I wrote the library you refer to (Android Remote Stack Trace). Maybe I should include an option to let the user send an email instead? Might be nice..

AndroidBlogger said...

@Mads :
First: Nice work on your error reporter !
Actually I first tried your library, and for some reason, I couldn't get my own php script to deal with the error...
I really didn't want to debug some php at that point, so that basically what motivated me to use a mail approach : it is so simple !
Now if you already have a solid Http/php version working, I don't think you need a mail version.
The best benefit I see on my version compared to yours is the information that I collect on top of the call stack.
Mainly the app version, and the available memory are really precious information.
You definitively should add them !

ruhalmi said...

Great one saved me couple of hours ;)
Thanks a lot.

MrPants said...

Just wanted to say thanks for this - I've used this on my first app and it has proven invaluable

AndroidBlogger said...

Thanks for your comments !
Please note that I've improved the code here :

http://androidblogger.blogspot.com/2010/03/crash-reporter-for-android-slight.html

Anonymous said...

You should never create a method or a variable that starts with a capital letter. In the Java coding standards, only Classes start with a capital letter...

I was reading through the code and was wondering where this class was:
RecoltInformations(context);
and what it did. Then I found out it was a method...

Many of your methods and variables start with capitals - this is a really really bad habit to be in, and one you really need to get out of, especially if you are going to publish your code or work with any other java programmers.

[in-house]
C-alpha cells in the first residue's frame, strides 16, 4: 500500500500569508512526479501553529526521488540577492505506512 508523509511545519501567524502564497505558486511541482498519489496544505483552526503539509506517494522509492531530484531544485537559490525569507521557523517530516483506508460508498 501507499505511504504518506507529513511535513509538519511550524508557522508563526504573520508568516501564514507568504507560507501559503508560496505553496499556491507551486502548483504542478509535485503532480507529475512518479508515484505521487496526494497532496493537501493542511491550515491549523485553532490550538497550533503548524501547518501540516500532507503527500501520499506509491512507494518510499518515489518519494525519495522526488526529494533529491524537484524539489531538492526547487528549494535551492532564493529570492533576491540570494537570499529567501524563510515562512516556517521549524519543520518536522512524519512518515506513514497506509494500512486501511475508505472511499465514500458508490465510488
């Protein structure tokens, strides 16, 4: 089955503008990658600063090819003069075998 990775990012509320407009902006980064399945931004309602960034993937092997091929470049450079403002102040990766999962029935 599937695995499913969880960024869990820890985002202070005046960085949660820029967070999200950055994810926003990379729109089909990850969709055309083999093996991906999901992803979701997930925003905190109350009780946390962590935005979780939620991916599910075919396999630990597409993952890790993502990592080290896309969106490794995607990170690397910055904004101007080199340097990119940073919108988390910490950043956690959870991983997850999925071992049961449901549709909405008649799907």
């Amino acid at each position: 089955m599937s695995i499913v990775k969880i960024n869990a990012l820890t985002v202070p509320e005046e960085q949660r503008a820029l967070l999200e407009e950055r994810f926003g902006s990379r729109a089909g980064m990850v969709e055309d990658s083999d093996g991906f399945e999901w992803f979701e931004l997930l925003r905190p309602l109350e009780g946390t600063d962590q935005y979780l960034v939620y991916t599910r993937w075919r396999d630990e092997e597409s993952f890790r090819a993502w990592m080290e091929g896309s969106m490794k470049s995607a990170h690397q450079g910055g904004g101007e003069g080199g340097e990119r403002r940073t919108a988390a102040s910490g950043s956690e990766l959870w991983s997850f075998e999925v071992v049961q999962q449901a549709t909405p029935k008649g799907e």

AndroidBlogger said...

@ Anonymous : You are completely right, this naming convention I'm using sucks, because it's part of my own code, and part of code I reuse from samples / internet.

The thing is I can't switch to the Java convention : I'm during the day a C/C++ developer, with some other conventions, that I'm using here by habits.

I prefer to have horrible convention in my hobby project, and stay coherent in my real job...

But, in essence, I do agree with you :)

PanosJee said...

You can also create a service I created. You can find it at BugSense.

It's free and very easy to install. We would love to hear your feedback

AndroidBlogger said...

@PanosJee :

Definitively interesting !
I found your report really nice and pro-looking !

Note that I'm now using ACRA (see here), that is a huge improvement on what I exposed here.

I think there are some features in ACRA that you may be missing ( like collecting some other data to check, or sending a report even when there is no real bug, just an anormal situation that I know how to handle ).

But I definitively found your service interesting, and I may try it ( I just don't understand your business model :) )

AndroidBlogger said...

I've seen in G+ that you have integrated Acra so BugSense could be the Acra backend !!

Really nice !

AndroidBlogger said...

@PanosJee :

I just made a small try with bugsense integrated with ACRA :

* Setup is uber simple !!
* The reports are really nice

but :
* the data coming from Acra and those exposed with BugSense are different. So for instance, the Wifi On parameter is wrong.
* More important IMHO, I don't have access anymore to the custom additional data, and I found them really helpful in ACRA to help me debug !!

So really nice job, but I would still like just a little more work on the ACRA integration to be fully happy...

AndroidBlogger said...

@PanosJee :

My bad, the custom data ARE Present !!!
So I guess there is nothing more to prevent me to use it...

I officially adopt BugSense !!!

Sorry for the mistake...

Sergey Bratuhin said...

The perfect solution. I would recommend you to use StringBuilder instead of connecting lines.